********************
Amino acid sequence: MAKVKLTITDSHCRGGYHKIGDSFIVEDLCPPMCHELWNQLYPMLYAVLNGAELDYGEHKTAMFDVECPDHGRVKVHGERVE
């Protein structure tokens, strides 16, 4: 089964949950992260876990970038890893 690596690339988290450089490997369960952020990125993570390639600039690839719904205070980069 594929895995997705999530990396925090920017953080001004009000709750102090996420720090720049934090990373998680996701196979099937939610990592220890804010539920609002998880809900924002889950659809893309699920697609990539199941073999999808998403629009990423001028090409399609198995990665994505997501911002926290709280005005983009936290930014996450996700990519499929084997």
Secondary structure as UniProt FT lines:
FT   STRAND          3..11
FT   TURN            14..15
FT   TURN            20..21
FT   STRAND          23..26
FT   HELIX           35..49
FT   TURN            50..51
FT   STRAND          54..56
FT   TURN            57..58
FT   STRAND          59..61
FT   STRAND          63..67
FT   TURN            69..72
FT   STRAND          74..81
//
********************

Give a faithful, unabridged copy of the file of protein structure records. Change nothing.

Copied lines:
Amino acid sequence: MAKVKLTITDSHCRGGYHKIGDSFIVEDLCPPMCHELWNQLYPMLYAVLNGAELDYGEHKTAMFDVECPDHGRVKVHGERVE
């Protein structure tokens, strides 16, 4: 089964949950992260876990970038890893 690596690339988290450089490997369960952020990125993570390639600039690839719904205070980069 594929895995997705999530990396925090920017953080001004009000709750102090996420720090720049934090990373998680996701196979099937939610990592220890804010539920609002998880809900924002889950659809893309699920697609990539199941073999999808998403629009990423001028090409399609198995990665994505997501911002926290709280005005983009936290930014996450996700990519499929084997």
Secondary structure as UniProt FT lines:
FT   STRAND          3..11
FT   TURN            14..15
FT   TURN            20..21
FT   STRAND          23..26
FT   HELIX           35..49
FT   TURN            50..51
FT   STRAND          54..56
FT   TURN            57..58
FT   STRAND          59..61
FT   STRAND          63..67
FT   TURN            69..72
FT   STRAND          74..81
//